"Privacy Regulation and Quality-Enhancing Innovation"

Recent data protection policies, such as the EU GDPR, California CCPA, and Brazilian LGPD, require firms to secure user consent for data collection. The EU Digital Markets Act (DMA) also imposes stringent obligations on "gatekeeping firms." This paper, published in the Journal of Industrial Economics, explores the impact of privacy regulations on innovation in dominant tech firms, analyzing the interplay between user privacy, innovation incentives, and consumer welfare.

In this study, the authors Yassine Lefouili (Toulouse School of Economics), Leonardo Madio (Department of Economics and Management of the University of Padua) and Ying Lei Toh (Federal Reserve Bank of Kansas City), investigate how a privacy regulation, specifically a cap on information disclosure, influences a monopolist's incentives for quality-enhancing innovation and consumer surplus. They find that the impact varies based on the proportion of privacy-concerned users. When this share is small, privacy regulation negatively affects innovation and may harm users. Conversely, if the share of privacy-concerned users is large, privacy regulation positively influences innovation, with no trade-off between privacy and innovation, ensuring users consistently benefit.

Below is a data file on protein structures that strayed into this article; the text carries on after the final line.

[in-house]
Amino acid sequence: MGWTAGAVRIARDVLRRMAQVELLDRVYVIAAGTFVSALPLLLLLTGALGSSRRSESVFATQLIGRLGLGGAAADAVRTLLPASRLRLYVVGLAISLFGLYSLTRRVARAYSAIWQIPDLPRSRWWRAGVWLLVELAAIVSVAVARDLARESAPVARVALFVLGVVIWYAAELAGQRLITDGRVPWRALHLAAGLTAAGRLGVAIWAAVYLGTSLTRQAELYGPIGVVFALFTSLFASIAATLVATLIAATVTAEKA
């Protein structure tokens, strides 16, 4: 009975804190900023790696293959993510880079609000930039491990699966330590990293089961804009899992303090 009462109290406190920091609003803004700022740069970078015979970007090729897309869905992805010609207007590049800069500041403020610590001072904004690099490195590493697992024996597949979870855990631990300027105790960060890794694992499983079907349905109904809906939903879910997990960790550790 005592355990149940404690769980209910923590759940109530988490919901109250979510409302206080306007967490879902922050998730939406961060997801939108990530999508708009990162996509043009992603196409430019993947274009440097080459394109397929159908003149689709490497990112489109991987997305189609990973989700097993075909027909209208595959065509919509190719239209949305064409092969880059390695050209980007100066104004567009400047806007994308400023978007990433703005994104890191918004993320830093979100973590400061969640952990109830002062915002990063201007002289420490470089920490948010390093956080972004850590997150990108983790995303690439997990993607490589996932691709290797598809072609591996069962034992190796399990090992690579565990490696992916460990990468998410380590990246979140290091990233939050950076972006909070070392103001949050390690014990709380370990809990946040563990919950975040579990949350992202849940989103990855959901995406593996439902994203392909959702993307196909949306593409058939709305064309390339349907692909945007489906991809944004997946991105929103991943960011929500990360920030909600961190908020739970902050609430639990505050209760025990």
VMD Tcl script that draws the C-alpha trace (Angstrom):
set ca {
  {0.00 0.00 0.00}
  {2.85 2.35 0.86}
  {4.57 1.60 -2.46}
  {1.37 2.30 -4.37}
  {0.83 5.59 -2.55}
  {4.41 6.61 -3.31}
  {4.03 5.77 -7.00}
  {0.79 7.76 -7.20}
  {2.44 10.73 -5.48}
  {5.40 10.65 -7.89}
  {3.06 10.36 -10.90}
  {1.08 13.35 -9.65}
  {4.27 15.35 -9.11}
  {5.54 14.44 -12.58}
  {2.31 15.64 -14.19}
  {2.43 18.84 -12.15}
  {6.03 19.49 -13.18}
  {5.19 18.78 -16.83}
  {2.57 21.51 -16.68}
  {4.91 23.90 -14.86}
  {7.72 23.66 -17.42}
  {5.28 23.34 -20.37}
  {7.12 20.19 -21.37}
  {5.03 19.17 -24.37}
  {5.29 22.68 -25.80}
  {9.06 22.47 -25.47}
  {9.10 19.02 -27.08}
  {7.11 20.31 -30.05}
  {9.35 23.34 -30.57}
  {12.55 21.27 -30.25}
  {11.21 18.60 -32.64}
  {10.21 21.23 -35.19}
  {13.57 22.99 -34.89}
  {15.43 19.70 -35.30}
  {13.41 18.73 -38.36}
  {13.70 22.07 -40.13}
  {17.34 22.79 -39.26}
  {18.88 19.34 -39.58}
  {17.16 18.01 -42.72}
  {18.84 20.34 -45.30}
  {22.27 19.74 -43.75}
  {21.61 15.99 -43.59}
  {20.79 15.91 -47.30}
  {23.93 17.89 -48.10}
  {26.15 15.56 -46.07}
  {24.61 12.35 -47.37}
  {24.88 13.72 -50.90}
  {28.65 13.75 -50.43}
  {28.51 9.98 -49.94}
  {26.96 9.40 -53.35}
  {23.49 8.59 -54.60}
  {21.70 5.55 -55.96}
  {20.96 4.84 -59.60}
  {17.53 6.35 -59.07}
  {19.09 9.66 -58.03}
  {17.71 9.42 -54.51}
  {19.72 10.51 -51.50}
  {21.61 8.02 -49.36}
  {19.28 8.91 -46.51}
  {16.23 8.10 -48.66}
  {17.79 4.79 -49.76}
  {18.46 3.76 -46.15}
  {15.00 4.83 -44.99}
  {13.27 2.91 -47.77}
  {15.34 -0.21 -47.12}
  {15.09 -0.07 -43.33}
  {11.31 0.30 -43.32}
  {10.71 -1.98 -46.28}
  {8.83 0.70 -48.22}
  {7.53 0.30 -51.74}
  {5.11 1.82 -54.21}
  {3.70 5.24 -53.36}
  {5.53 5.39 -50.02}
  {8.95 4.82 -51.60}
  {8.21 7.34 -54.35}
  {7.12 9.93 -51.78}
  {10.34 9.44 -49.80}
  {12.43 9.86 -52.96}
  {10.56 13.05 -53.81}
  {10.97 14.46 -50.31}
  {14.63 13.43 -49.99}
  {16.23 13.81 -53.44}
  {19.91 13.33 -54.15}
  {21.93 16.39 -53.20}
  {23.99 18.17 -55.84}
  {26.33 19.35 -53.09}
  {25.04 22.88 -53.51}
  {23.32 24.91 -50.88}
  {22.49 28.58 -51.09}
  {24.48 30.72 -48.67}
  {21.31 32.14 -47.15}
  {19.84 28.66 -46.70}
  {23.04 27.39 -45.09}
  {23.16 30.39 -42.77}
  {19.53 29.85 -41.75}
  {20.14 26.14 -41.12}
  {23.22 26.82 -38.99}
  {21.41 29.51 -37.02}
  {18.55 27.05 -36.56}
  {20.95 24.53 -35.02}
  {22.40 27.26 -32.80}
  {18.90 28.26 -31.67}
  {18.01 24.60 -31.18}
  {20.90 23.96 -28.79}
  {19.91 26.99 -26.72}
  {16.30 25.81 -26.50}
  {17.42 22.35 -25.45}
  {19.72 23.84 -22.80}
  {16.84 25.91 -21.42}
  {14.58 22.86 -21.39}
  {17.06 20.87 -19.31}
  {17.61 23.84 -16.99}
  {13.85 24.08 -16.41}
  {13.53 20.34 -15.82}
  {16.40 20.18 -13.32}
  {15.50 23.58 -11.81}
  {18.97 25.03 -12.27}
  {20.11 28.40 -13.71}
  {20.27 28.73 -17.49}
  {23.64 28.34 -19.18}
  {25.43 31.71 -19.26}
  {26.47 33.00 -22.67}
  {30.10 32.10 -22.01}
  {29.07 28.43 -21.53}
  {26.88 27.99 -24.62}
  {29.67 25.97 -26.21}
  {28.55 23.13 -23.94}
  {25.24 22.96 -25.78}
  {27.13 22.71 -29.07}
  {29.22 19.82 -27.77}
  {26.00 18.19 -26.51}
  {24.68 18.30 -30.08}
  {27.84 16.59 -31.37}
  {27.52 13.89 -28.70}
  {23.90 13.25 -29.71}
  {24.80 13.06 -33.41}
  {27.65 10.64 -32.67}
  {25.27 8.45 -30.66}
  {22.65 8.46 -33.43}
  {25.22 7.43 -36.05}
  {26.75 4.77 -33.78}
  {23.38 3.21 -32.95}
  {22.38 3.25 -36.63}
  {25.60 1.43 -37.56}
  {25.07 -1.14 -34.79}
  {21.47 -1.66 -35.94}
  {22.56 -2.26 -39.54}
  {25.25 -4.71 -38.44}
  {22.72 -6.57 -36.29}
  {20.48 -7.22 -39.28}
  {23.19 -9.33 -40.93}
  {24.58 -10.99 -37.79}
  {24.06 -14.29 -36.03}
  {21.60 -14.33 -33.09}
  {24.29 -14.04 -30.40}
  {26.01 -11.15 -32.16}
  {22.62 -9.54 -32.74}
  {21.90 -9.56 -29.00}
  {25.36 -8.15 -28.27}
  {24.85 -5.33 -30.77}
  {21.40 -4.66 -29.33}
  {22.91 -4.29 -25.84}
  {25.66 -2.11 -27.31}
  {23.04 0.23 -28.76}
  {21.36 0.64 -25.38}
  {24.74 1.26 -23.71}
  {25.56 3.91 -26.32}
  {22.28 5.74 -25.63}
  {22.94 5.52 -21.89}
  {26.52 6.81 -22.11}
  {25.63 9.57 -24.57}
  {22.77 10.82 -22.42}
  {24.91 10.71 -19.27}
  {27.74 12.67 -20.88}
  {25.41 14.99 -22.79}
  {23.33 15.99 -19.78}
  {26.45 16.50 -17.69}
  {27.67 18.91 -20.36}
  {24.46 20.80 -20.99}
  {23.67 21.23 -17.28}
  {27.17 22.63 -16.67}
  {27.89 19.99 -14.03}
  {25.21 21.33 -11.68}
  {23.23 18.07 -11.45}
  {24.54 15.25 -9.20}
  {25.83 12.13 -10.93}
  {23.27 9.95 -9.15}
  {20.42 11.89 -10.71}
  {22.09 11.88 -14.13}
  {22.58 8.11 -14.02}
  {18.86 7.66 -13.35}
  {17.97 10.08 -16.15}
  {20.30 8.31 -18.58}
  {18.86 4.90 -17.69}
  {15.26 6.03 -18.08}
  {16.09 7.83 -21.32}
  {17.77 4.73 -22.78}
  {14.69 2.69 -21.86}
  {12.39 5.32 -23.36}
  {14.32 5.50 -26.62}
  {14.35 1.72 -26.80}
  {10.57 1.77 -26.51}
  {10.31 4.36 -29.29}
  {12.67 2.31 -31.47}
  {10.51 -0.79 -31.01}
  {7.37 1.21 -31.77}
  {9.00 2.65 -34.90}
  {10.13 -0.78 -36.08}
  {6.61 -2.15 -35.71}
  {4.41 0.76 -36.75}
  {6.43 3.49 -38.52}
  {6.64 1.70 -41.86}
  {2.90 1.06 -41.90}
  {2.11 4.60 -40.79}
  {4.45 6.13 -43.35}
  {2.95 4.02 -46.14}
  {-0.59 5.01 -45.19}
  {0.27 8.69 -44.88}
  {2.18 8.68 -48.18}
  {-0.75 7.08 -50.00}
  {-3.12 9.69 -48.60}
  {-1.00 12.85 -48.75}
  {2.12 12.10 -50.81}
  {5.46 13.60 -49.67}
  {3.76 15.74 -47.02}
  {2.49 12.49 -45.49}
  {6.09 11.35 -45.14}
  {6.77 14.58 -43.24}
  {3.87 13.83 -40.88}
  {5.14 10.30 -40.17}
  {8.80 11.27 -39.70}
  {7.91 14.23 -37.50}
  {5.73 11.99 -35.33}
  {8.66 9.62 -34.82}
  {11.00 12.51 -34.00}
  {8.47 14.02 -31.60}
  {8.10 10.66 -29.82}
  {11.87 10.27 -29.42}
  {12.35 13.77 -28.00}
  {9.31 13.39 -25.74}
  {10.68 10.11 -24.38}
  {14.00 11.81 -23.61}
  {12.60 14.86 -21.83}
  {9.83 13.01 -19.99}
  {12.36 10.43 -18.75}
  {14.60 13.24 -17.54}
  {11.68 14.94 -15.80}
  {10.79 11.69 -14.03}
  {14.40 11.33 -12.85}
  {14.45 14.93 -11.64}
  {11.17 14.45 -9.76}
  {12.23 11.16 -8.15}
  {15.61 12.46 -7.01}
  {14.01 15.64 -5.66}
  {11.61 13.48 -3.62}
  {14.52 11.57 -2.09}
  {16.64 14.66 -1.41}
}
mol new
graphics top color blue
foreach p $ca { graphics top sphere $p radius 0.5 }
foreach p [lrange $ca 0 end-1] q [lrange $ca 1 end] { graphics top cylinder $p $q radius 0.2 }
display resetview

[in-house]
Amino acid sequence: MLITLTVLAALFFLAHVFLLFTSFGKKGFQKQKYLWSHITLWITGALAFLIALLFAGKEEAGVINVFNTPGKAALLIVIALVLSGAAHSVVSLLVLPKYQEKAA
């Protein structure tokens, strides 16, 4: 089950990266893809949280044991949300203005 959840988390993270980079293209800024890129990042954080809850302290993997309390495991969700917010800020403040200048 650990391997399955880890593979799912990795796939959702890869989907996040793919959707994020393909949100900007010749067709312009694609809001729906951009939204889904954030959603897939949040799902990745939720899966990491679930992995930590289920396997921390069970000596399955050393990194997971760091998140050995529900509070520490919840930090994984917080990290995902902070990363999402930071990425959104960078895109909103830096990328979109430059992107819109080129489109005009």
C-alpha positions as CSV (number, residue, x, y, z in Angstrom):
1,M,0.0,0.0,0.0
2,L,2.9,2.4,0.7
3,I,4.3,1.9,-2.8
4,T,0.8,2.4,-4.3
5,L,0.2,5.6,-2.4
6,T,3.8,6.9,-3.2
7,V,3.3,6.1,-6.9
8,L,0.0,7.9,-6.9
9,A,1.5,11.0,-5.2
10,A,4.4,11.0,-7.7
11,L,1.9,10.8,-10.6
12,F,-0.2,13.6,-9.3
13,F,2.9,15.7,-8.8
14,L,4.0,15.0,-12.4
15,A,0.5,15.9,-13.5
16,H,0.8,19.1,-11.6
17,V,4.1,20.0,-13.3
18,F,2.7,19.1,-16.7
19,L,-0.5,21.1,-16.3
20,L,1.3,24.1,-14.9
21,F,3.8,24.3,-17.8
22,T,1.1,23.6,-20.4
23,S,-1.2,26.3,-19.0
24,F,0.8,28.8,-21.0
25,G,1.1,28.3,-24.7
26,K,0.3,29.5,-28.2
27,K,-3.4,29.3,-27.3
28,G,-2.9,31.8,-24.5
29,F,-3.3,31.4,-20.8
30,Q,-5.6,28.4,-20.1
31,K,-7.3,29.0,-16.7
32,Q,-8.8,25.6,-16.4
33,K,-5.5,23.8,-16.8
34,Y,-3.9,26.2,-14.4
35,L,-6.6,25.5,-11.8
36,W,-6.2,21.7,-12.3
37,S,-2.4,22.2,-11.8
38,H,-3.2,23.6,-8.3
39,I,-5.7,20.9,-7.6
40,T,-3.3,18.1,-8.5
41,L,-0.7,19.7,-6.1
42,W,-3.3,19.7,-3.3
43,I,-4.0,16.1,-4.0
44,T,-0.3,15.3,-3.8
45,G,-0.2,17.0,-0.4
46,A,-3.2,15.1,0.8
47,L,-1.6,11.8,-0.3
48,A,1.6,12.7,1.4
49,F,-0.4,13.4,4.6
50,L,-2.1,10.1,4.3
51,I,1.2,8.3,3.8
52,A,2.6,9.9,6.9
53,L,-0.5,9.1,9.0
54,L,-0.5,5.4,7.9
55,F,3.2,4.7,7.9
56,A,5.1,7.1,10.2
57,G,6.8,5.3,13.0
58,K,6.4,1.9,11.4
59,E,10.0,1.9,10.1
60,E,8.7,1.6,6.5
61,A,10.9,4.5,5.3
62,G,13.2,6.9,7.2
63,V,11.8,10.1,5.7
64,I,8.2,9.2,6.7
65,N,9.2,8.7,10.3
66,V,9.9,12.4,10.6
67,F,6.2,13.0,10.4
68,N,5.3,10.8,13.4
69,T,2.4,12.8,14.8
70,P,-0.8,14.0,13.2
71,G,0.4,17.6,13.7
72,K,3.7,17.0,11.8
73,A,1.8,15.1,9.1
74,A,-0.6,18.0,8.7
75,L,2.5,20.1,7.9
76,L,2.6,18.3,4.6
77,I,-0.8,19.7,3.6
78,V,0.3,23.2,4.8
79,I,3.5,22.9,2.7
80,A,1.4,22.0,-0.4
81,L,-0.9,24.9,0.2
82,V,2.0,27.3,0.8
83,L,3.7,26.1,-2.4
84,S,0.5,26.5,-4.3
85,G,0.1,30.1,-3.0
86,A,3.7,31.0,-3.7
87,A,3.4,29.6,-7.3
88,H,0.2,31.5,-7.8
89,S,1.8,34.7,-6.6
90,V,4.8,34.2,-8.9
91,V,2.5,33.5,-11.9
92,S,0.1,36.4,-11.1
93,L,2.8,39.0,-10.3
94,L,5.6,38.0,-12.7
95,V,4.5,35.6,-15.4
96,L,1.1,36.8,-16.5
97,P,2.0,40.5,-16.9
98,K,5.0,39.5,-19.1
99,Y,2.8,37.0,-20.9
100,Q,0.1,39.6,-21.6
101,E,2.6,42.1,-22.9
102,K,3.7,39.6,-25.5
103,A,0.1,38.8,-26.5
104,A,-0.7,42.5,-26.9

Read the full article here